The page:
OXFORD — A Paris resident whose camp on a Thompson Lake island was destroyed last year appeared before Oxford’s Board of Selectmen, requesting that the town reimburse her for $9,600 in legal fees after her planning board application became a tug-of-war between Oxford’s Code Enforcement Officer Kingston Brown and Planning Board Chair Keith Morris.

With three of Oxford’s five selectmen attending the May 18 meeting, Board Chair Sharon Jackson, Board Vice-Chair Dana Dillingham and Selectmen Floyd Thayer voted to refuse Amelia Dow’s request, citing that even with the toxic behavior she experienced from the planning board that it did not take an unreasonable amount of time for her application to be reviewed and ultimately approved.

Jackson apologized to Dow for the treatment she had received while also noting that the selectmen who were not present, Scott Hunter and Caldwell Jackson, had expressed consensus with the rest of the board to not pay her expenses.

The three selectmen in attendance uniformly stated that Dow had hired legal counsel at her own bequest; therefore, it was her responsibility.

Additionally, the town had incurred its own legal expense of about $3,500 because of the issue.

Dow reiterated to selectmen that she did not hire a lawyer because the process was taking too long, but rather because of hostile treatment of it by Moore. She also pointed out that despite the application being contested by Moore that in the end the planning board approved it with no revision.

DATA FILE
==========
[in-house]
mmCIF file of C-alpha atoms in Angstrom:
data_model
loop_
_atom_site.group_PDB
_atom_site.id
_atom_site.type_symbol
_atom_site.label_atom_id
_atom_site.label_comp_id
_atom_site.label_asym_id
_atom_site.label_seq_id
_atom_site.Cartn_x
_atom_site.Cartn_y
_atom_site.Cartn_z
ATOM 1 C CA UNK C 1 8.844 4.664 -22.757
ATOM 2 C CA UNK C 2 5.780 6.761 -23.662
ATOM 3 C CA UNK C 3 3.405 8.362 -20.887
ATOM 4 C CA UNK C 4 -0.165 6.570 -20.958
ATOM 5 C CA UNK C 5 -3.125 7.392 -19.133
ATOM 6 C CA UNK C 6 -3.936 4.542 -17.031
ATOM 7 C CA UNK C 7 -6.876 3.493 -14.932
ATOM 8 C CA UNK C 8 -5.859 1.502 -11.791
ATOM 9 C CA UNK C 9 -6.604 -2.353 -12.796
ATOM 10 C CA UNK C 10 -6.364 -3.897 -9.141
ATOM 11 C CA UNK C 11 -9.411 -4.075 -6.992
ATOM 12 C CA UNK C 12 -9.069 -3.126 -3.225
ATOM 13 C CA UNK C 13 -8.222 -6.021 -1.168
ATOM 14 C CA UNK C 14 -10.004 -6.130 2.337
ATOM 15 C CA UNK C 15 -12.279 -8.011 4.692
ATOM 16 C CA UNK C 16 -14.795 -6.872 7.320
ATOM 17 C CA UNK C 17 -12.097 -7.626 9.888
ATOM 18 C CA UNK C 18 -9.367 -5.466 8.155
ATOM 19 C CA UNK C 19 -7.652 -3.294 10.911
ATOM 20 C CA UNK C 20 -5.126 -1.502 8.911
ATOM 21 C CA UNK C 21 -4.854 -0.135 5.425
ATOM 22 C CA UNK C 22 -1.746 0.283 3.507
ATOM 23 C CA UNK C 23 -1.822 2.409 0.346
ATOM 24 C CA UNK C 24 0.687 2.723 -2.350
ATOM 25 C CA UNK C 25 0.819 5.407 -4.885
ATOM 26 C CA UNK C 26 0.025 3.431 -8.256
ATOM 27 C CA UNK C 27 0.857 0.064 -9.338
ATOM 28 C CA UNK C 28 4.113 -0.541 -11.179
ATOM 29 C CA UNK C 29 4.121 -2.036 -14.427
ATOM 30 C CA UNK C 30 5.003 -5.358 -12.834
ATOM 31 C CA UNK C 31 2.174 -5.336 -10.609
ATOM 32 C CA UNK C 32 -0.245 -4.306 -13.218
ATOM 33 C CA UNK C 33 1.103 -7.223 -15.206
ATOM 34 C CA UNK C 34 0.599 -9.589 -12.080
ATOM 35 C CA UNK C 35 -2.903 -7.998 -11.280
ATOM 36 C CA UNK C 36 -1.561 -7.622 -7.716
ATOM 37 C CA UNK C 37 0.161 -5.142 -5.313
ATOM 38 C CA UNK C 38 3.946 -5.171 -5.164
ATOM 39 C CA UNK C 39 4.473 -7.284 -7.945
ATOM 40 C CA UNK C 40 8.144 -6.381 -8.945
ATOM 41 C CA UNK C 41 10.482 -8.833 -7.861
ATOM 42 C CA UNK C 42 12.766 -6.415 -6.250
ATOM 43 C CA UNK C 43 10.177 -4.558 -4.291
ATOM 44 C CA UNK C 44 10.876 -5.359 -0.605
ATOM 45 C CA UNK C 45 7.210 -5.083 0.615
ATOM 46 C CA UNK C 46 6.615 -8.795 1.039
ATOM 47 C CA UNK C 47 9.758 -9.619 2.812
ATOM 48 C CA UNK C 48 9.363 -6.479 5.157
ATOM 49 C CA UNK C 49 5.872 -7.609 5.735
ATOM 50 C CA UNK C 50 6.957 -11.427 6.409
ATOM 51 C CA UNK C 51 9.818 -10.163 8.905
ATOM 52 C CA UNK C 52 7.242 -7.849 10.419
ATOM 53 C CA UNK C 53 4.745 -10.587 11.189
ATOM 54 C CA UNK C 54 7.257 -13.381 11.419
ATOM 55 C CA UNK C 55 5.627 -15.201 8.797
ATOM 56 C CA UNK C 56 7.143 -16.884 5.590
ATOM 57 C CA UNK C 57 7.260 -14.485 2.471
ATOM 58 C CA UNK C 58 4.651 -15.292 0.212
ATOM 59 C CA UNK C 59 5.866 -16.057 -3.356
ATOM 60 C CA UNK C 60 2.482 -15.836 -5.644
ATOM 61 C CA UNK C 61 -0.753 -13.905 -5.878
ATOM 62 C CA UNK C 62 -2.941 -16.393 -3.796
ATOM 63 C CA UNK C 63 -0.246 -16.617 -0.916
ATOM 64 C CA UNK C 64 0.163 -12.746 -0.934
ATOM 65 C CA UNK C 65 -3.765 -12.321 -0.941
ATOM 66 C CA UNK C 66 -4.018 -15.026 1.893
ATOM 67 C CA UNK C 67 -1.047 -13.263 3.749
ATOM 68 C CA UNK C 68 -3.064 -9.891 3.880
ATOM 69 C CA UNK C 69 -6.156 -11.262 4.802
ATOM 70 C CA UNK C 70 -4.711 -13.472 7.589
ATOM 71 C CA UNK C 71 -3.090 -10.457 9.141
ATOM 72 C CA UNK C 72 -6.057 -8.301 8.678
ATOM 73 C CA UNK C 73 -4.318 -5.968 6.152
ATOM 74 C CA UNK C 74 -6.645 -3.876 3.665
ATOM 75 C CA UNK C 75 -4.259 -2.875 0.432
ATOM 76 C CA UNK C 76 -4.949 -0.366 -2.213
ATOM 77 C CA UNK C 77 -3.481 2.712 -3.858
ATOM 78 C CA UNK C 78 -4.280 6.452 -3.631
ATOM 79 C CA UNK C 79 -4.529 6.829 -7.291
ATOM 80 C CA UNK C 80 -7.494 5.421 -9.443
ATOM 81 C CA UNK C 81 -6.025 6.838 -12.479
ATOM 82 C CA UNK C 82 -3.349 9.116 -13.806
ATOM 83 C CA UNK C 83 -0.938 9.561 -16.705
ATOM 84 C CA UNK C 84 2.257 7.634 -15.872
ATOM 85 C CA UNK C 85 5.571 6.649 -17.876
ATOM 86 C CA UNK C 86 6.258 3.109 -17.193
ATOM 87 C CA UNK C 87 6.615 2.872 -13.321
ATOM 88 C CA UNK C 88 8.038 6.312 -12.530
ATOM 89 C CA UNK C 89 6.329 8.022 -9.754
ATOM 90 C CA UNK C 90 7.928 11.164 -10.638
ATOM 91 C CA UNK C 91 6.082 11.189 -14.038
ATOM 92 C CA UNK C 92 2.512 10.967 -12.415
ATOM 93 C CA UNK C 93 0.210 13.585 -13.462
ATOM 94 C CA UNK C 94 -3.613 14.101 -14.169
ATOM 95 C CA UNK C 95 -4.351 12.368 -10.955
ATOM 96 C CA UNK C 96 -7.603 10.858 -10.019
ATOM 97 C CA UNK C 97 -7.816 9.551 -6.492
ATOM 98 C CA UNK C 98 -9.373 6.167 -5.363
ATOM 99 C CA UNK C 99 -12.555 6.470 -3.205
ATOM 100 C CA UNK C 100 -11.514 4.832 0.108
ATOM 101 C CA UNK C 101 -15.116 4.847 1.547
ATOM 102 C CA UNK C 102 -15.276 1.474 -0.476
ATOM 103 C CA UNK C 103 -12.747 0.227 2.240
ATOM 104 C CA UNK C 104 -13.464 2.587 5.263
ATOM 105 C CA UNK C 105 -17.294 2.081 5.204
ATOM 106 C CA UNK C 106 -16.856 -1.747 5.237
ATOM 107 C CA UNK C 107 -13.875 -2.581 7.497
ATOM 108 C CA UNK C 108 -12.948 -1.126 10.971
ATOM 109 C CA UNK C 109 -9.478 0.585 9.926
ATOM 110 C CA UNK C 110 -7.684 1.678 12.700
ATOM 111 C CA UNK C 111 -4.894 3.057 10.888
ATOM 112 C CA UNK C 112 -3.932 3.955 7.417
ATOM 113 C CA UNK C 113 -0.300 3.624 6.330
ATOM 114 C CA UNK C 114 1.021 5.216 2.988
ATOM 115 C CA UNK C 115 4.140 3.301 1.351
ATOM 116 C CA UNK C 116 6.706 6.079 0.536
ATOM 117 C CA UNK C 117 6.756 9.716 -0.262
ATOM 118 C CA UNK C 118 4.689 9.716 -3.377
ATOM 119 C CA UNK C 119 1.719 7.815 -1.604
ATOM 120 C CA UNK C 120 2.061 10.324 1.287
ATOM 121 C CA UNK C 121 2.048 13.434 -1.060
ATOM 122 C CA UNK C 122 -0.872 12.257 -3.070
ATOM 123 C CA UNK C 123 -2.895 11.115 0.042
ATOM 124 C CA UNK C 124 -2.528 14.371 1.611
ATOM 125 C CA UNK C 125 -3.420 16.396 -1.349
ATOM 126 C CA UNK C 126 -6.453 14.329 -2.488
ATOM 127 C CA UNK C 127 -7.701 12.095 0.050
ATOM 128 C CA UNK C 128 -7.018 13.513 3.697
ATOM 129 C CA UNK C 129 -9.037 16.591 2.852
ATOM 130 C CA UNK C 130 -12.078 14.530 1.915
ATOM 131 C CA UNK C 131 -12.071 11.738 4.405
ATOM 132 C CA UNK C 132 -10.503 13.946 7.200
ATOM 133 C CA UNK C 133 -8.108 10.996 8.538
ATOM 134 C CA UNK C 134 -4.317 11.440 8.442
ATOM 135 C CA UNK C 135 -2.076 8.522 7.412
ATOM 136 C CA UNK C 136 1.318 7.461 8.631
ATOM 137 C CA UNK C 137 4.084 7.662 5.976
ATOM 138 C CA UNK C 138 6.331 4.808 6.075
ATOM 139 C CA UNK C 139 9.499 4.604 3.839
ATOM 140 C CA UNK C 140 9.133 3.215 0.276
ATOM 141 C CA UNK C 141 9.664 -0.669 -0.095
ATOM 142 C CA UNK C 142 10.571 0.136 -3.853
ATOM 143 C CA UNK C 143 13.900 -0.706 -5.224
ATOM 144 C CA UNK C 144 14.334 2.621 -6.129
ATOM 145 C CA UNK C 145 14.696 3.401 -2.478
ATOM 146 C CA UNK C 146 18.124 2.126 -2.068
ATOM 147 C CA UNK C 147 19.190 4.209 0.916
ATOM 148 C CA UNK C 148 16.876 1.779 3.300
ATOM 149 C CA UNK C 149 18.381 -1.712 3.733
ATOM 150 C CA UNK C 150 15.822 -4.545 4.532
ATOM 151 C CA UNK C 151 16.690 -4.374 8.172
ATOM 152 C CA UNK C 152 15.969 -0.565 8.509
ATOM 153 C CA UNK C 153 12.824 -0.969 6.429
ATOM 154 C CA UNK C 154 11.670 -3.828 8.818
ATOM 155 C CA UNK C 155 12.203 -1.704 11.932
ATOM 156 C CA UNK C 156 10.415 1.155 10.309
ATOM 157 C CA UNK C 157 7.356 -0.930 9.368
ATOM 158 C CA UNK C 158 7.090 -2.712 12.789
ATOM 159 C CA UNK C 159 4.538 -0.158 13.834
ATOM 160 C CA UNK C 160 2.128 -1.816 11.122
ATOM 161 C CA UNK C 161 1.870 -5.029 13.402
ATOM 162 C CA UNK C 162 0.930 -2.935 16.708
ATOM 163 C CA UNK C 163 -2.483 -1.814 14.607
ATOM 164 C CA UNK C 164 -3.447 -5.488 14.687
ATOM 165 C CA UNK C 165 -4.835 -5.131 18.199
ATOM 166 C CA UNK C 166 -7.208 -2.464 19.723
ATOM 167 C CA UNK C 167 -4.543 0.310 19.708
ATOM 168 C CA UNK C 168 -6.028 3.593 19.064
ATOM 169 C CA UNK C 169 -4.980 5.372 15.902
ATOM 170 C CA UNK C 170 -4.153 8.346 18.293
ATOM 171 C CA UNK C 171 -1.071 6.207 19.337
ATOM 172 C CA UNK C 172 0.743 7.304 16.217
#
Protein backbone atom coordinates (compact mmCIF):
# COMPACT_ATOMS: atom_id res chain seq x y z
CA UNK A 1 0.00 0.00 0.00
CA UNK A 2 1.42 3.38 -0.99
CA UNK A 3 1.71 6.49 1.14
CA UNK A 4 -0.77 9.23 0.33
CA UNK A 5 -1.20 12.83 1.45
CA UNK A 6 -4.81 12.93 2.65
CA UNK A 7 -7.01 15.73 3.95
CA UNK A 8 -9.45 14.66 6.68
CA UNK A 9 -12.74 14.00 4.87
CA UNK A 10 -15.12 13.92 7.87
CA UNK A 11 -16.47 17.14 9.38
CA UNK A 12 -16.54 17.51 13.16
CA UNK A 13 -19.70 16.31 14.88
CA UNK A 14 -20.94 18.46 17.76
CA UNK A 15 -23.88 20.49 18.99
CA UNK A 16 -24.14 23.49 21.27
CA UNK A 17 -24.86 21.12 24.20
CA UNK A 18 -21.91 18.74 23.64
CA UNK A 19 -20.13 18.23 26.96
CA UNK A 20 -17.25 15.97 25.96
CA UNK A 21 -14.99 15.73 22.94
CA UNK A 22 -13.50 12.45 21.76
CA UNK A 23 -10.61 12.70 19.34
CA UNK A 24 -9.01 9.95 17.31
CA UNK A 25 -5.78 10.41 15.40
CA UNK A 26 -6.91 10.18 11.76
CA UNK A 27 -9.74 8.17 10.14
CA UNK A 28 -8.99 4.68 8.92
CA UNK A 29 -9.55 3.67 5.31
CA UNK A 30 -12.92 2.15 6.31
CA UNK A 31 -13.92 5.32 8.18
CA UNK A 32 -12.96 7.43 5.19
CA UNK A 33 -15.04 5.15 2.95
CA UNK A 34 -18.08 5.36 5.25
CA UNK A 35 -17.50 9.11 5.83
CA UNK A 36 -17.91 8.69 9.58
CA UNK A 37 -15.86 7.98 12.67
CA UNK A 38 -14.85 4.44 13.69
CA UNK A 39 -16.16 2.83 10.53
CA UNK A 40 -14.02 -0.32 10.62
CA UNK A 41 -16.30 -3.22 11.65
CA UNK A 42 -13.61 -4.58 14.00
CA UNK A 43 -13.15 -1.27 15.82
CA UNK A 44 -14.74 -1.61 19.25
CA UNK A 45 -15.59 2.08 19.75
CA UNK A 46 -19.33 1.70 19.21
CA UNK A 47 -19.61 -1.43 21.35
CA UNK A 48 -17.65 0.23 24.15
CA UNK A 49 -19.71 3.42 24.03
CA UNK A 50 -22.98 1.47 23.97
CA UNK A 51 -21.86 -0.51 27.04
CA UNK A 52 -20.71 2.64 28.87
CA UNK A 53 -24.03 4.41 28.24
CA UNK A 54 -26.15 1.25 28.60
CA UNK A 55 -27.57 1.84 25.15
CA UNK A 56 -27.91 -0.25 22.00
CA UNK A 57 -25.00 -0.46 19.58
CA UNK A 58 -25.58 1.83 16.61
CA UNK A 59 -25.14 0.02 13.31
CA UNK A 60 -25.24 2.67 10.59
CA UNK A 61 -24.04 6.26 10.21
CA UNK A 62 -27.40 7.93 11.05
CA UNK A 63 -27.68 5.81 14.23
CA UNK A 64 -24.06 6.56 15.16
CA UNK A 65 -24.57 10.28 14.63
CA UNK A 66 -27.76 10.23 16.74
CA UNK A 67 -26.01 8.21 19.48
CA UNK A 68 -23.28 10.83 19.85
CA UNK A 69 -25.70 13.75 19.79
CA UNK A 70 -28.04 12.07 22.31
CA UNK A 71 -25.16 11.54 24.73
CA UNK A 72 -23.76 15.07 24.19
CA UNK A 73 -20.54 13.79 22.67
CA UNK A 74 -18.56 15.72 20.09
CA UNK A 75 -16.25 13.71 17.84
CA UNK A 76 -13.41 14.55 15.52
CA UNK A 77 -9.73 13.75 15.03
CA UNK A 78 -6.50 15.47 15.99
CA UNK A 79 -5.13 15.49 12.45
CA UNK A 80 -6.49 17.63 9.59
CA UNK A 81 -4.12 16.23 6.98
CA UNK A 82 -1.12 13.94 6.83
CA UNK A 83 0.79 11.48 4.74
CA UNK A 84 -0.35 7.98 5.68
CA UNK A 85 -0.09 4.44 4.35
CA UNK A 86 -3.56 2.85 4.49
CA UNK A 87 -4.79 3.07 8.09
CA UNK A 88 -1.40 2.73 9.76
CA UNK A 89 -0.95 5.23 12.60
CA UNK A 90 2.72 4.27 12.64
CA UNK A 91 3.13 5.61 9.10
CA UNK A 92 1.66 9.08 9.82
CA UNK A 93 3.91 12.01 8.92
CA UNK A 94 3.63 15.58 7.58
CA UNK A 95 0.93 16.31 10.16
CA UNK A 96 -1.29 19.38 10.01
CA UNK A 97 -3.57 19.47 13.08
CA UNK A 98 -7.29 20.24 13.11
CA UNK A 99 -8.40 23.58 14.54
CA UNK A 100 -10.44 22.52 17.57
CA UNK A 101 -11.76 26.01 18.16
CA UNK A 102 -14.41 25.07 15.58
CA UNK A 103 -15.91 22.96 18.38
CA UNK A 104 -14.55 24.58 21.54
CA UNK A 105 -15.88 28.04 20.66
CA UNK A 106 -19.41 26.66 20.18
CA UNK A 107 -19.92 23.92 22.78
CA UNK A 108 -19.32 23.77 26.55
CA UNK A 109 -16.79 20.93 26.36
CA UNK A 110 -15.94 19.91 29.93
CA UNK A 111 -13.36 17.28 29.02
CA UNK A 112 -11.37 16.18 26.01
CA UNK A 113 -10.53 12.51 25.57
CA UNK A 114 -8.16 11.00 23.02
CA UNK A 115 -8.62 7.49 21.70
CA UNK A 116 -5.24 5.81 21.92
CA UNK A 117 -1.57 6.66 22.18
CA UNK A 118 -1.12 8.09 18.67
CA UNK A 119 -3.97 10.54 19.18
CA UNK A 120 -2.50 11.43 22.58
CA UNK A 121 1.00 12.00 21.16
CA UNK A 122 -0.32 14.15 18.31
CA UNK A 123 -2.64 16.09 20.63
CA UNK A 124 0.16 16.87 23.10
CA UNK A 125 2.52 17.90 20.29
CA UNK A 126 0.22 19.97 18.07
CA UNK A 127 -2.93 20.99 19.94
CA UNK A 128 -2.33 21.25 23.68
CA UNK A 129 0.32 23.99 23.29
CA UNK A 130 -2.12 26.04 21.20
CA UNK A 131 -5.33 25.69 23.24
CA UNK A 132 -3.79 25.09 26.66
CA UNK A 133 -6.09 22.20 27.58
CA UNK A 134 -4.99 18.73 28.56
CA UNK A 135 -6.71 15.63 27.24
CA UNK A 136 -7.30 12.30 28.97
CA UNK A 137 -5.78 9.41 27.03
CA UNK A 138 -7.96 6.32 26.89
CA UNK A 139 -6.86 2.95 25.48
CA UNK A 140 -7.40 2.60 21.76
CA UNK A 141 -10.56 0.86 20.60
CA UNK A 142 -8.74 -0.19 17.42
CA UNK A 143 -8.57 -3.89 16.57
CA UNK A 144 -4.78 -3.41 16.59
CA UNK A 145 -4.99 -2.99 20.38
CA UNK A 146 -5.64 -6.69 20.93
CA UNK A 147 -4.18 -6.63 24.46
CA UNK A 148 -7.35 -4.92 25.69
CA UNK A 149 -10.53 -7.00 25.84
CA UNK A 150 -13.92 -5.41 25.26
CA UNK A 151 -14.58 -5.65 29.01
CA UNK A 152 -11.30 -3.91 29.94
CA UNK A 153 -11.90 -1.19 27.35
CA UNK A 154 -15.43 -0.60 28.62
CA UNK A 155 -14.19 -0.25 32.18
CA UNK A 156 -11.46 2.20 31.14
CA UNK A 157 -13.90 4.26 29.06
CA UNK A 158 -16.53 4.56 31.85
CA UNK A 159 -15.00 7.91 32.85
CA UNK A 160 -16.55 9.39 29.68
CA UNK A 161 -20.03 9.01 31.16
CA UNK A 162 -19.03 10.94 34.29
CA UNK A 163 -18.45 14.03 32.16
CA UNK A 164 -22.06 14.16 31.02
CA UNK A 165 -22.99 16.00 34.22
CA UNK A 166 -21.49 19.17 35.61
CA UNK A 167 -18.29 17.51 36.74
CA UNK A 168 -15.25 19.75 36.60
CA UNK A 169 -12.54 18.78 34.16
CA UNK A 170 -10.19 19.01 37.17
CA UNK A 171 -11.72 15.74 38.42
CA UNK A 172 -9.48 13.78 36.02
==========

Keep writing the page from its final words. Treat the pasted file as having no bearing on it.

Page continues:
Dow’s family cabin had been flattened on December 24, 2022 by a microburst occurring during a winter storm.

Amelia Dow’s Thompson Lake property was damaged, and the dwelling flattened, when a winter storm ‘microburst’ laid out more than two dozen mature pine trees last winter. Supplied photo

Informed by her insurer that the only way a rebuilt camp would be insured in the future required placing it on a foundation, Dow reached out to Brown about how to proceed.

With the property being part of Oxford’s shore land zone, Dow was required to have the town’s planning board review her application. She consulted with Brown, adjusting plans four times before finalizing the application according to his recommendations.

Dow’s husband Michael Rockenstire appeared before the planning board on Feb. 23. During the meeting, Morris questioned whether the cabin could be rebuilt on its original footprint or should be built beyond the 100-foot setback required for new construction.

Working with Brown, Dow and Rockenstire said they had determined that it would be less disruptive to the shoreland to build on the same spot.

To build elsewhere on the property would require removal of the existing septic system, as well as cutting more trees and excavating a large undisturbed area, and taking down additional trees to accommodate Central Maine Power moving electricity access for their camp and at least one other property owner, they said.